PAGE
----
What helps?

I was reading a blog post from someone I follow, and the author, Melissa, asked a very difficult but intriguing question in on of her most recent posts.

[…] I emphasised the individuality and variation inherent in eating disorders; and the impossibility, therefore, of a one-size-fits-all approach.

[…]

What are the things – in terms of types of treatment, and approaches, and qualities – that really helped?

I thought I would therefore share my response too:

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The Joy Project, leaflets and Youtube Videos

Featured site: The Joy Project [link]
The Joy Project website has a variety of self-help guides which may provide useful strategies in helping one recover from an Eating Disorder. Includes things like grounding techniques, fun recovery activities, relapse prevention and some good old myth busting too.

Featured site: Center for Clinical Intervention GP leaflets [link]
Although aimed as GP handouts, they provide a lot of PDF fact sheets on Eating Disorders from laxatives, to calorie counting to tackling fear foods. Clear and reliable information.

Featured YouTube videos “Life After ED” [link]
A sufferer talks about her struggles with so much truth and strength and portrays the reality of Anorexia and recovery very clearly, offering a lot of hope and also showing a lot of courage for sharing her experiences.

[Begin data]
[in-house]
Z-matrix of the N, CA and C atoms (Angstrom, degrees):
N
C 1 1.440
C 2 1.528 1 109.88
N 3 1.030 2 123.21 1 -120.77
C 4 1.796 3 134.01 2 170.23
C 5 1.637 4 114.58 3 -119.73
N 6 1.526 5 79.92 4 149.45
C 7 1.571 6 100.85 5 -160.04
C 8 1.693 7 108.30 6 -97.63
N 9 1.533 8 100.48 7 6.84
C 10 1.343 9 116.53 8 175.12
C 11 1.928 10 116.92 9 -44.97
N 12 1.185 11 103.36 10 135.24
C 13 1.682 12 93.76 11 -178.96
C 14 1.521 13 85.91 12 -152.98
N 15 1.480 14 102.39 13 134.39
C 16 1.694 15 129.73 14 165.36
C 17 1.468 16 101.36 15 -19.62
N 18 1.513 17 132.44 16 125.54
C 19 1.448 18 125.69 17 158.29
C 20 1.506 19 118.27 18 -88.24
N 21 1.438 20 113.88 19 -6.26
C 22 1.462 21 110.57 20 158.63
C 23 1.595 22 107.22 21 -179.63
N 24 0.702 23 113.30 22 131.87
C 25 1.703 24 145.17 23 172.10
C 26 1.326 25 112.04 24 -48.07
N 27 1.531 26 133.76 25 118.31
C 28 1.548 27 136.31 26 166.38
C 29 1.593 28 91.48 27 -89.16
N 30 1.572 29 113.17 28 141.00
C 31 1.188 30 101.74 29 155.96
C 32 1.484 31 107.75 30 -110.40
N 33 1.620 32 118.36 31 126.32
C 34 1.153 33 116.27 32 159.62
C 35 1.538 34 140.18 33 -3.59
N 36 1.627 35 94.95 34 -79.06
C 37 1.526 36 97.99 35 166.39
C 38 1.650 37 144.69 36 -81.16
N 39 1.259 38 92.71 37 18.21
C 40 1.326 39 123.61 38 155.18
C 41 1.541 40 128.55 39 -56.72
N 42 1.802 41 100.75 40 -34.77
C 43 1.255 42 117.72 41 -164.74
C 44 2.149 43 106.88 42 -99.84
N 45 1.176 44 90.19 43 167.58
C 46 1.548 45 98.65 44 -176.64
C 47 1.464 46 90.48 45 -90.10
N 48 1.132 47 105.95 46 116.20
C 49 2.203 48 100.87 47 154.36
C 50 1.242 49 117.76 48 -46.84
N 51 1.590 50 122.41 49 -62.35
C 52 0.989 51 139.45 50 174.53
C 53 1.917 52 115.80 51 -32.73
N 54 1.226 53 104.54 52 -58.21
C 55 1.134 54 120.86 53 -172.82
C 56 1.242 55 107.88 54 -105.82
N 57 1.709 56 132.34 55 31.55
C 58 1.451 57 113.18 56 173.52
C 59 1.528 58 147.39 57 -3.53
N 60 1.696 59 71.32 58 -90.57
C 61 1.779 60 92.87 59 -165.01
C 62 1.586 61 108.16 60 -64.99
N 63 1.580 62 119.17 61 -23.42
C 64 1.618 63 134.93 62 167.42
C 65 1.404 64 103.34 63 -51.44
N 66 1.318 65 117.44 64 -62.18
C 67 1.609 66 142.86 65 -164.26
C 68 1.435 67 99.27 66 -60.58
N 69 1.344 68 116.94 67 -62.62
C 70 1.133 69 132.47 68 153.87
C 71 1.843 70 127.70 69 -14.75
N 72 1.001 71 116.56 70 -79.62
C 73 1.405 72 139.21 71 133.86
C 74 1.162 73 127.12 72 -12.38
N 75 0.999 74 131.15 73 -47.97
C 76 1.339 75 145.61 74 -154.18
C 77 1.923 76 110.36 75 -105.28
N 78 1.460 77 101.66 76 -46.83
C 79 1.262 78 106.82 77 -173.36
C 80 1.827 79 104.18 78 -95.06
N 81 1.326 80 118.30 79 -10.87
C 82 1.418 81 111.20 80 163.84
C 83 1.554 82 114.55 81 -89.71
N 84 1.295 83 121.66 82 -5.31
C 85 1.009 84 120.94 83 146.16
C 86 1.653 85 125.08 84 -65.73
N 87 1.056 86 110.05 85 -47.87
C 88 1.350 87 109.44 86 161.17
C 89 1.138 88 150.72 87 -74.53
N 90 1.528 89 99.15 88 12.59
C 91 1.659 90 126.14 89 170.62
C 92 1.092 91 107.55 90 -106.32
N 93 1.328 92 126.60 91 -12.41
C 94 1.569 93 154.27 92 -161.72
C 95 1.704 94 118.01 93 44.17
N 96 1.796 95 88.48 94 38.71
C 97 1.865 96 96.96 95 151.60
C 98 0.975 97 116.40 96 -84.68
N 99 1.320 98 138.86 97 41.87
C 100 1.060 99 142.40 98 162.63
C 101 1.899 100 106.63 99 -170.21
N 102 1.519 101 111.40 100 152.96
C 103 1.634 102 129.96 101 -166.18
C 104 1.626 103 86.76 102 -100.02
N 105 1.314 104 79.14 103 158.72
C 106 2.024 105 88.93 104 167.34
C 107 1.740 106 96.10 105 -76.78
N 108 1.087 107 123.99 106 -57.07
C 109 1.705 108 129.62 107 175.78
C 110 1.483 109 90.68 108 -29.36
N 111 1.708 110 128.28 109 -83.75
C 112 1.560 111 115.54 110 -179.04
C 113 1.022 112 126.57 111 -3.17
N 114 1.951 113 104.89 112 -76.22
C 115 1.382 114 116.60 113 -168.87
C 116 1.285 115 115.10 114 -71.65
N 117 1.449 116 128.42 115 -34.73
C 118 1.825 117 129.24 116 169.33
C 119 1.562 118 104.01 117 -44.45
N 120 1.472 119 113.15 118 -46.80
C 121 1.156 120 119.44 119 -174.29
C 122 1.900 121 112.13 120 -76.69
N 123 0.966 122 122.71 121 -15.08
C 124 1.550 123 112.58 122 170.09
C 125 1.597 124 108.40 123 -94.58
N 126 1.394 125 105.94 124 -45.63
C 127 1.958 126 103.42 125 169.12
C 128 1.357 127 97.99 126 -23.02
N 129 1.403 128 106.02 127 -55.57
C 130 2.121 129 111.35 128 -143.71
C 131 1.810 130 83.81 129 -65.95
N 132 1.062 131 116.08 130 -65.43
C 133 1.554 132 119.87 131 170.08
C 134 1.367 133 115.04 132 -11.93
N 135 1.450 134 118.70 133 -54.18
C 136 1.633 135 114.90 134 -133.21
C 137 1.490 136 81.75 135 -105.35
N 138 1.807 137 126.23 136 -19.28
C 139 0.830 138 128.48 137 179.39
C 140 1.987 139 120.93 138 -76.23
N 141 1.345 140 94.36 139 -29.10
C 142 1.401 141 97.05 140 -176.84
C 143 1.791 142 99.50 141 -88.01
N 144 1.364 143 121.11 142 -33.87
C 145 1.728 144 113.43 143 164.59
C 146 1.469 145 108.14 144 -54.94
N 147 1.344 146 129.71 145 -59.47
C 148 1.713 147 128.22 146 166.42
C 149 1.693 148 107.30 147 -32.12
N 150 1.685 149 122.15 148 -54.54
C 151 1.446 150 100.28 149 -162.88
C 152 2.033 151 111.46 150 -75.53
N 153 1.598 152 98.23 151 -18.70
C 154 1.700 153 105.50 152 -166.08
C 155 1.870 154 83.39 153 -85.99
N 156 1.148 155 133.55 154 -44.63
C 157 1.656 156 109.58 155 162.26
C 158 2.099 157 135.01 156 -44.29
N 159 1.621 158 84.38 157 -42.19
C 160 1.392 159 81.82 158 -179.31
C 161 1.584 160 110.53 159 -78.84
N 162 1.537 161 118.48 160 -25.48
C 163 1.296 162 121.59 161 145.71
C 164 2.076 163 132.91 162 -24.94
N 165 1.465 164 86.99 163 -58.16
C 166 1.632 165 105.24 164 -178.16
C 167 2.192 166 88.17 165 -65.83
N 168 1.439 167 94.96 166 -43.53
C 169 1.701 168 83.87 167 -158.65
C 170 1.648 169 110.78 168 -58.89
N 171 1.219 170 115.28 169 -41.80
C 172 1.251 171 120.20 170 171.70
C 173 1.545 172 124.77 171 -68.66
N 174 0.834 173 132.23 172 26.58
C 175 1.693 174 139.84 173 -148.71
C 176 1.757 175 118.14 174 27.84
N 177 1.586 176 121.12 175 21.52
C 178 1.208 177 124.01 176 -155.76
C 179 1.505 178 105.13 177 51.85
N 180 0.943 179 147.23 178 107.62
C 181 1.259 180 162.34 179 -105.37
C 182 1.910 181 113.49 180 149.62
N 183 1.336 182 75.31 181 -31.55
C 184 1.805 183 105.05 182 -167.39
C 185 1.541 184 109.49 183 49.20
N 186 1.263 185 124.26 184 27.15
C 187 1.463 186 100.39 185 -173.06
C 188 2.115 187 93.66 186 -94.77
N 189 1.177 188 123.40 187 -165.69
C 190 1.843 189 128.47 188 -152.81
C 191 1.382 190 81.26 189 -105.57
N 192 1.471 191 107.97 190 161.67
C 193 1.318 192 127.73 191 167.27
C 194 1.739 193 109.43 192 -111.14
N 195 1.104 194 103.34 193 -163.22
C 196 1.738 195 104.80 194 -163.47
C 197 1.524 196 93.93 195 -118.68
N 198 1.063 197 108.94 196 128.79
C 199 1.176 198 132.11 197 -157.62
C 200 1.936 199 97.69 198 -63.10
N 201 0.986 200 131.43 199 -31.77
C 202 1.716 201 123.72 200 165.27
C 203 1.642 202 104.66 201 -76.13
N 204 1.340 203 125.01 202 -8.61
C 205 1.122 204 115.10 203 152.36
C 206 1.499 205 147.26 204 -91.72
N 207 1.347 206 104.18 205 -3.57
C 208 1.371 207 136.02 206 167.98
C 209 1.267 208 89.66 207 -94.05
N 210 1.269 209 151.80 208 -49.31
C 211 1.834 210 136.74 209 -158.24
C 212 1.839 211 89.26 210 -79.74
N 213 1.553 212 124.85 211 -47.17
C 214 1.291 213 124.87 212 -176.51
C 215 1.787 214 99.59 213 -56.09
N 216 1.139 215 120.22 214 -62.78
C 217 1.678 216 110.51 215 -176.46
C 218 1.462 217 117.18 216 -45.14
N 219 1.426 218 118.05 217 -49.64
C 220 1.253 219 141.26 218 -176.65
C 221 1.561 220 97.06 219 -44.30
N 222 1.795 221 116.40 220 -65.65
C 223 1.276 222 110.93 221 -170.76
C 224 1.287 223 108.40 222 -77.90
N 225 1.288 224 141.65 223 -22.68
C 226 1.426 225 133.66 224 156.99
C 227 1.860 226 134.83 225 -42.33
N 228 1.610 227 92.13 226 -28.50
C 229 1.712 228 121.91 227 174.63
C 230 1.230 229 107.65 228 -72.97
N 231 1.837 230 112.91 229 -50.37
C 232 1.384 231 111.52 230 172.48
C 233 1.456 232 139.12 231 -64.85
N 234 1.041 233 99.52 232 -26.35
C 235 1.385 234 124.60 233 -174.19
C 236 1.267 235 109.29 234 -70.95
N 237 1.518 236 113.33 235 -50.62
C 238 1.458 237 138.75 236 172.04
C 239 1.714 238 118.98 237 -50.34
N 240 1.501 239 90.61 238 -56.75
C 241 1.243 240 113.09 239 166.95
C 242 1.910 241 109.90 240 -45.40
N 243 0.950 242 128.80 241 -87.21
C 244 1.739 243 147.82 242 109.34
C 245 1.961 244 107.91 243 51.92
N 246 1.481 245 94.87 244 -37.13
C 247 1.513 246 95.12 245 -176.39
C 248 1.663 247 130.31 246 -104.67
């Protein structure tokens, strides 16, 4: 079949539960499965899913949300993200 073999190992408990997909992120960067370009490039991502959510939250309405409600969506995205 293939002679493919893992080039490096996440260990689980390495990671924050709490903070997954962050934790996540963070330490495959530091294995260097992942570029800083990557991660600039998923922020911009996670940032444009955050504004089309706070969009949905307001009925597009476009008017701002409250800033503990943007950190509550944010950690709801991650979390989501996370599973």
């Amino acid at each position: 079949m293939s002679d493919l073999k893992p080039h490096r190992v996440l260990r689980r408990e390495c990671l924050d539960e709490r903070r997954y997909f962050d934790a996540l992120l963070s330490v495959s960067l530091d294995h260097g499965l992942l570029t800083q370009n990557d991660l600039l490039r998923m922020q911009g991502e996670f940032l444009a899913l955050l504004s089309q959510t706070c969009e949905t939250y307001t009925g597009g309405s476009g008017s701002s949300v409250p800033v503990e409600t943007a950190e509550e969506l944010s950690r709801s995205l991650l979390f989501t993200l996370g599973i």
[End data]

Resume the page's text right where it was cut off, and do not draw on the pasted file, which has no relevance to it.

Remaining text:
What is Recovery REALLY like?

I recently stumbled upon a post made on the ED Bites blog, but I thought it may be a useful resource to put on here.
It’s an hour long but the discussion may be valuable to all of those who are in recovery from an eating disorder, including both male and female speakers.

Recovery from an Eating Disorder: What Does Real Recovery Look Like? from NEDA on Vimeo.

On a tightrope: emerging into the real world

I was corresponding with another recoverer, and thought I would share with you my current struggles with learning to accept my life in recovery:

My life now is so much better without being so terribly ill, but in a was I find it difficult to re-emerge into the real life. My old life used to consist of travelling an hour to my OP treatment, seeing someone one or twice a week for an hour, getting home which took a hour. Then there were weekly blood tests at my GP. On top of that I developed an unstable shoulder due to muscle wasting (possible due to my anorexia?) which landed me on gas then morphine and then emergency anaesthesia at my local A&E a number of times. On top of bone scans, and other tests, and once a hospitalisation for medical instability. It blocked out every single worry I had, and every anxiety too as I was not living in the real world. I partly enjoyed the “life and death drama” of it all. Which is sad, I know. I lost friends, I disrupted my education, I isolated myself etc. And now it just feels so surreal that I am living “in the real world” and trying to be as normal as I can be. It just feels so odd that I have been so disconnected from the world for what seems like an eternity. Right now I feel I’m on a tightrope: I’m occasionally fantasising about the old (I know, very crappy and pathetic) life, and also about the life I could be living if I was even more free; I’m swaying between the two, but somehow managing to stay in equilibrium of being neither sick nor well.

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